Depression and Physical Illness: Connecting the Dots

Depression and Physical Illness: Connecting the Dots
October 25 13:51 2015 Print This Article

DepressionBefore modern medicine, during the early 1900’s there were many attempts at treating individuals with psychiatric-like symptoms through holistic measures, religious, and more popularly physically in the sense of treating mental illnesses as if they were an actual biochemical infection.

A famous psychiatrist who produced very influential work, diagnosis, and effective treatment plans for the mentally ill by the name of Adolph Meyer, from John Hopkins University is thought to have originally turned people on to the idea of using physical-remedies for mental illnesses.

In fact, Henry Cotton, an American psychiatrist from New Jersey created and applied the method of removing decaying teeth, as well as minor and major organs such as ovaries, tonsils, colons, and even testicles! At the time, an individual with such a level of education and trusted background was not deemed a threat to society, and instead, was rather encouraged to perform these operations by the government and society at the time—as they could not practically develop other meaningful solutions at the time to treating severe mental illnesses such as Schizophrenia or Bipolar II, for example.

Not too soon after, Henry Cotton was appointed Director of the New Jersey State Hospital for the mentally insane, so in turn, continued utilizing his method(s) until becoming deceased.

While there is no solid evidence that his techniques were effective above a 40% success rate, many ponder a placebo type effect, and the possibility that somehow the chemistry between an infection of the body and your mental stability are adjoined or rely on one another for balance.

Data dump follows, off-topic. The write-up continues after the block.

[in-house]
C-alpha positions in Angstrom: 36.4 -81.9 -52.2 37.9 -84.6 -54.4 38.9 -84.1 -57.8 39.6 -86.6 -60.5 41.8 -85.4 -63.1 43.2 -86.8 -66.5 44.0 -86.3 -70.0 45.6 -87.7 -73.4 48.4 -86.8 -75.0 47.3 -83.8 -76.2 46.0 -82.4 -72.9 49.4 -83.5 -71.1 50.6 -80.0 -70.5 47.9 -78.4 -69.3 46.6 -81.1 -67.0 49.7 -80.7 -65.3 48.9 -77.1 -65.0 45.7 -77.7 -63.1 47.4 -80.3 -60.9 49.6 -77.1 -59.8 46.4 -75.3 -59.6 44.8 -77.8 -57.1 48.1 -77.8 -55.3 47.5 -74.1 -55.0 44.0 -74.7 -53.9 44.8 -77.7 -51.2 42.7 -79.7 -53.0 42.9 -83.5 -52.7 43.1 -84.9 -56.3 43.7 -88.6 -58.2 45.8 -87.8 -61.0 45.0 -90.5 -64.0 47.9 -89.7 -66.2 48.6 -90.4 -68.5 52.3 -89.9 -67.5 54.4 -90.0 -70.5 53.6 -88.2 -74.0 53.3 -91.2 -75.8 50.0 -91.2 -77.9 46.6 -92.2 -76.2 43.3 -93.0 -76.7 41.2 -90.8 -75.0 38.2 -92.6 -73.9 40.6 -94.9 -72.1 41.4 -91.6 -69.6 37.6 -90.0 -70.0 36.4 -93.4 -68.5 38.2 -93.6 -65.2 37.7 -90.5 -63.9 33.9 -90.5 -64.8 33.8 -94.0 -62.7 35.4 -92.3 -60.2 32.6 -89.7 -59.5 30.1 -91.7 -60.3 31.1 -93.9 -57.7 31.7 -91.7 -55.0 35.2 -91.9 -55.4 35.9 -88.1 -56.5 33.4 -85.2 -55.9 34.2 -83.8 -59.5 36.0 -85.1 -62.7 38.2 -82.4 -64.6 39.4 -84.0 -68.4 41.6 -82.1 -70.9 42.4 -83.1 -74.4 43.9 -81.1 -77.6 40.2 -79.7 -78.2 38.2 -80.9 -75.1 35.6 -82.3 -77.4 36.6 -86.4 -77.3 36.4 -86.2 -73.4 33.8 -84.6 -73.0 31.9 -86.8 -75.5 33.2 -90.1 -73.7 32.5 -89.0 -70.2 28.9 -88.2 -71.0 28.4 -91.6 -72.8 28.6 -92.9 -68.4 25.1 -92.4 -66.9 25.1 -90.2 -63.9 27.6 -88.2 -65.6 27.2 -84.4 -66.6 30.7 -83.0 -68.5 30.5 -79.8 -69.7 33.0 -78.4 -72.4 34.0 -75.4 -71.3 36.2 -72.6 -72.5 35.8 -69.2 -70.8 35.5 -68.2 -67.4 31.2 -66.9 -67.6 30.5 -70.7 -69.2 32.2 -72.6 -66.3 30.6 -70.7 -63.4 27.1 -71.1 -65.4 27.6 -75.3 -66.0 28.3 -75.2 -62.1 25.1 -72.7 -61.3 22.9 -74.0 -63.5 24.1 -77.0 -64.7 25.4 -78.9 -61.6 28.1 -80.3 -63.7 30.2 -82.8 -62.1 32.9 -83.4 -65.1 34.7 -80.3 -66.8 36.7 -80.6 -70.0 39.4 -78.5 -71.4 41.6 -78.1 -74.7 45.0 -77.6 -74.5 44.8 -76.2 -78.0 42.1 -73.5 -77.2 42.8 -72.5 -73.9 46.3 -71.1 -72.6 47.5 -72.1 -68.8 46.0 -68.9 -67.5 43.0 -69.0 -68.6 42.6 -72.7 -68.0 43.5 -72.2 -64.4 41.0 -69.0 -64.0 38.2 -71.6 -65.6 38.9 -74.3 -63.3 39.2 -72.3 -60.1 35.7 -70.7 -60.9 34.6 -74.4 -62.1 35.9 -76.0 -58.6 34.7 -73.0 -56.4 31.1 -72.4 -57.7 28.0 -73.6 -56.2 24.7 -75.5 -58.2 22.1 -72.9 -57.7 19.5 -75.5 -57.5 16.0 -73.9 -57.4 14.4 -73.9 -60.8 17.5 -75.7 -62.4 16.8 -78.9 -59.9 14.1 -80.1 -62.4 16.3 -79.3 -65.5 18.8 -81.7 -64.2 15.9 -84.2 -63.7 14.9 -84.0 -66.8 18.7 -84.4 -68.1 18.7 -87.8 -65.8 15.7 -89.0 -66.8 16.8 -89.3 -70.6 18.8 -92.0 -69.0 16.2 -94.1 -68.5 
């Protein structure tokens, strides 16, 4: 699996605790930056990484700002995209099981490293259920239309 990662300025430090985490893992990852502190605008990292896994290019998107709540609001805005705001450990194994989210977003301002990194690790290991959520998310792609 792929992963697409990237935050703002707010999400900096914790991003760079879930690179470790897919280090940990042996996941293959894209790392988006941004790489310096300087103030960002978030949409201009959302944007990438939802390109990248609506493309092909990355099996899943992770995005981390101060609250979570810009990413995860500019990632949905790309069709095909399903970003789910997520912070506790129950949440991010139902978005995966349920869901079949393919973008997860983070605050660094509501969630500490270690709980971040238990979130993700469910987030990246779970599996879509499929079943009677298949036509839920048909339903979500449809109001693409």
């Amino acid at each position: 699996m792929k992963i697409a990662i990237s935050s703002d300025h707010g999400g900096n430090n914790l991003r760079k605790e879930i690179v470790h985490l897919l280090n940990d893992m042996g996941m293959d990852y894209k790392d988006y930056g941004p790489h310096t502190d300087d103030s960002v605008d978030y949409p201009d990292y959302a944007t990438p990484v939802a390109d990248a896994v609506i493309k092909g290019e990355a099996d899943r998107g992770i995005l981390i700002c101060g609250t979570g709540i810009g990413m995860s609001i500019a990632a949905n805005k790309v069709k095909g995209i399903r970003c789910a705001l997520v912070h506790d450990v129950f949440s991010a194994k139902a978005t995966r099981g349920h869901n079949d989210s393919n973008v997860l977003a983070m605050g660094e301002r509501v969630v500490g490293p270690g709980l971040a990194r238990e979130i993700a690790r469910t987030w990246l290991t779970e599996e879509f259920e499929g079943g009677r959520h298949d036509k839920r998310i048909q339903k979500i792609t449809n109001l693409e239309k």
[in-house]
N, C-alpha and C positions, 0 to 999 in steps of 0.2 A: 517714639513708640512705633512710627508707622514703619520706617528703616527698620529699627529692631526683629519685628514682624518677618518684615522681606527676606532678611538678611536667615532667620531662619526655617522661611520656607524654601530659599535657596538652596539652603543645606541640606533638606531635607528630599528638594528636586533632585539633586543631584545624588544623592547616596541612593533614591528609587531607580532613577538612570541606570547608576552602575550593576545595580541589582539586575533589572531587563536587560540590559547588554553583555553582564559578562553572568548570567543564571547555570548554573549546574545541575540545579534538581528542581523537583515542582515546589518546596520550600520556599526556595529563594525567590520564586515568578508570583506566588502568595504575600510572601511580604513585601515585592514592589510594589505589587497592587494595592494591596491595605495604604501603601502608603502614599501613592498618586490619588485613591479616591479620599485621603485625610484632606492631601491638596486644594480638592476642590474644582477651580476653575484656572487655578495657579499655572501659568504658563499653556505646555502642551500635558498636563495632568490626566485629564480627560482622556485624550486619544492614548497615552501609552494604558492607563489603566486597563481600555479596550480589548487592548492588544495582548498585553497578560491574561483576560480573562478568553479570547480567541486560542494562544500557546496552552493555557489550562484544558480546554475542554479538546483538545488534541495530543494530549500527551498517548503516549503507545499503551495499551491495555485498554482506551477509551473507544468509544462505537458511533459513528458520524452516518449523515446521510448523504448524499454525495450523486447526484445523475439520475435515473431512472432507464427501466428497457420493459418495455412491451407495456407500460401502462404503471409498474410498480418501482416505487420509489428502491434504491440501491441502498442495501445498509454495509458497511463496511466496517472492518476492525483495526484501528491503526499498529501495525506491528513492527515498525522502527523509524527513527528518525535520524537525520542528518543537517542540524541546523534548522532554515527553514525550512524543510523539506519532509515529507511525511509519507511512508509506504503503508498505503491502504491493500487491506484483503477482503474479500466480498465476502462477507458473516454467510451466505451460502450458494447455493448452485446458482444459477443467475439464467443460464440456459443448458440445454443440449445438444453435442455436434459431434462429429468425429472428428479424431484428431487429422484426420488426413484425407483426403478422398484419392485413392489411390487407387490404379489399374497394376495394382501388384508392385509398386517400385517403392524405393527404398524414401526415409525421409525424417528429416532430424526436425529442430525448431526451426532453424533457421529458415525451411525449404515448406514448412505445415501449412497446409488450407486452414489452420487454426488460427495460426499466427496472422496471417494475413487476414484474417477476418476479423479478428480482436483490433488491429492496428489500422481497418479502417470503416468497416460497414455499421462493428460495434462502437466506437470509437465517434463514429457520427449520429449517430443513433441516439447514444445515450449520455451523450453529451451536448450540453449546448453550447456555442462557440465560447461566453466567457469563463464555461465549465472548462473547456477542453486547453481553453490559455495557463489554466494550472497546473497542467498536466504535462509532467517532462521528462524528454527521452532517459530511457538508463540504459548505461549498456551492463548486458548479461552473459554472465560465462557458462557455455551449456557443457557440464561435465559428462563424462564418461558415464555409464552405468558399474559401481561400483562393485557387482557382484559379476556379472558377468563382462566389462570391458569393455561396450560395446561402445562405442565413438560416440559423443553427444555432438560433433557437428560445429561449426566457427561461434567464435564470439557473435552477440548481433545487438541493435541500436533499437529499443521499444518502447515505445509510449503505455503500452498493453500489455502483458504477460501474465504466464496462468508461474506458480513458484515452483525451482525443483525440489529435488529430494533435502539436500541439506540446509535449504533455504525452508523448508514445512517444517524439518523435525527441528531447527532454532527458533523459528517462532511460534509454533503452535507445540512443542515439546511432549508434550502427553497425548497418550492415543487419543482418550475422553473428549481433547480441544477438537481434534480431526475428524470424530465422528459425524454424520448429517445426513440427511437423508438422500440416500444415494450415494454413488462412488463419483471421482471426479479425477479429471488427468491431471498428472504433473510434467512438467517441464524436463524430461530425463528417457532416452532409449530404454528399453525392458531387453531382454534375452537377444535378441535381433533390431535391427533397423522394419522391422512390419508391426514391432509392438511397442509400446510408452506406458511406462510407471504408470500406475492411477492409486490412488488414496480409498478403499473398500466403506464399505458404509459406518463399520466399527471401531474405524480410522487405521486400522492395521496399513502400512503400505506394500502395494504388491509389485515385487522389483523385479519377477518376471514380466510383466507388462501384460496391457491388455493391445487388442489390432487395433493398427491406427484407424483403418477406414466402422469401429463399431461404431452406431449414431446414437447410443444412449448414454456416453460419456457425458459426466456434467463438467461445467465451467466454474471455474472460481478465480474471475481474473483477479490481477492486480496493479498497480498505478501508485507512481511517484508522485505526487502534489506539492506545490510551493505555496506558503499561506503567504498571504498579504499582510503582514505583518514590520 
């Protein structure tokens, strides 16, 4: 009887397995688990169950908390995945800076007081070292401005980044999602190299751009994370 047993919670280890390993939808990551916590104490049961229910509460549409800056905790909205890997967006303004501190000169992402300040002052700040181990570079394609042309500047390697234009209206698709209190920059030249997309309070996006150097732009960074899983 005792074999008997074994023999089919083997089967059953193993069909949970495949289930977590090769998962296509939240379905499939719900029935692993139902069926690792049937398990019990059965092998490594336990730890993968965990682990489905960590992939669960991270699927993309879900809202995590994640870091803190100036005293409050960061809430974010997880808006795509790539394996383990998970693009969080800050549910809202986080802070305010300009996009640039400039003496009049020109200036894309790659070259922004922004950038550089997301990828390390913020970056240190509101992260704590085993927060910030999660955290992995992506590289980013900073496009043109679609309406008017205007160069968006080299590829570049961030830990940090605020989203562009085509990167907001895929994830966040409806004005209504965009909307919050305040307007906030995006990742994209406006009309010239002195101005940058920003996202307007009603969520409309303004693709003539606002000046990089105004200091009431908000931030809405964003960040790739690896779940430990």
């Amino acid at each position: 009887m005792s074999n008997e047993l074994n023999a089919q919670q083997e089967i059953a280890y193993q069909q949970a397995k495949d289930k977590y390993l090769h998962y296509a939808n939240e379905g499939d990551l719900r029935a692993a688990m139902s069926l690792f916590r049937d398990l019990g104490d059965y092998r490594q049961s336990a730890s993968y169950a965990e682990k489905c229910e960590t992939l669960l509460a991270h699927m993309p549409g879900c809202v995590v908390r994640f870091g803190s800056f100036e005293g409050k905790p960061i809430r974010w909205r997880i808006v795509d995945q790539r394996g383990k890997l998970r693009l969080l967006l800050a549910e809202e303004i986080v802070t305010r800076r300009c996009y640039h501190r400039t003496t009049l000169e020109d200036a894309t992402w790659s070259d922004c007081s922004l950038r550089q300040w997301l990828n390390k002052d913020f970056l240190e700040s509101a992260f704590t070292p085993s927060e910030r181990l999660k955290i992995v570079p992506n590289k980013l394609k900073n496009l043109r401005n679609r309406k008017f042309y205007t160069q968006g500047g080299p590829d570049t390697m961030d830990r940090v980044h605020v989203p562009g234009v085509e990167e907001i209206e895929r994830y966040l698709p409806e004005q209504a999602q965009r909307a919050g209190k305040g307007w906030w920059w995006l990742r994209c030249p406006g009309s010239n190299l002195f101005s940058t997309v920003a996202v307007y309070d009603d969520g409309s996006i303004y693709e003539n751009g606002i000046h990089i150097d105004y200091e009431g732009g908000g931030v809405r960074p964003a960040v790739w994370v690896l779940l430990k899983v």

Professors and researchers from both Stony Brook University and the University of Virginia have found a chemical connection, based on Adolph Meyers original theorem that mental illnesses were metaphysically entwined and could be treated as a physical illness. In fact, not only considered a contagious disease by some professionals to-date, specific strains of herpes, Borna disease, and triggers for the chickenpox and shingles have been linked to the inflammation build up within the body as well as brain that can produce similar symptom’s to that of a psychiatric condition.

beauty girl cryTo-date, professional researchers and pharmaceutical companies are producing and attempting, alongside of trusted psychiatrists and psychologists, to utilize medications such as Ibuprofen and Aspirin to treat symptoms of depression and even mania. While there has been some partial resulting success in using these medications, as opposed to SSRI’s, it’s unlikely that they are stable, nor strong enough to consistently treat and aid the body in ‘recovering’ from the aforementioned mental illnesses—as most of these are not considered curable in general.

As recent research has linked a newly discovered set of blood-vessels to the immune system, speculation and attempts to continue treating or ‘repairing’ the immune system as an alternative treatment or solution for mental illnesses becomes more prominent. It however, is not uncommon for medical professionals to attempt to utilize drugs in a cross-manner in efforts to achieve different results or use ‘side-effects’ to an advantage. For example, how many psychiatrists rely on Seroquel (Quetiapine) to-date for the sedative effects (under 200mg) to treat insomnia, mania, and even depression.

Only time and research will tell for sure what the likelihood is of finding effective alternative measures for treating mental illnesses. Until then, make sure you always consult with a credible physician and professional before consuming any prescription-drugs, as side effects can vary and proper stabilization and accompanying treatment are necessary to be most effective on the human body.

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Mike Morgan
Mike Morgan

Mike Morgan is a health enthusiast and has written several health articles for various health magazines.

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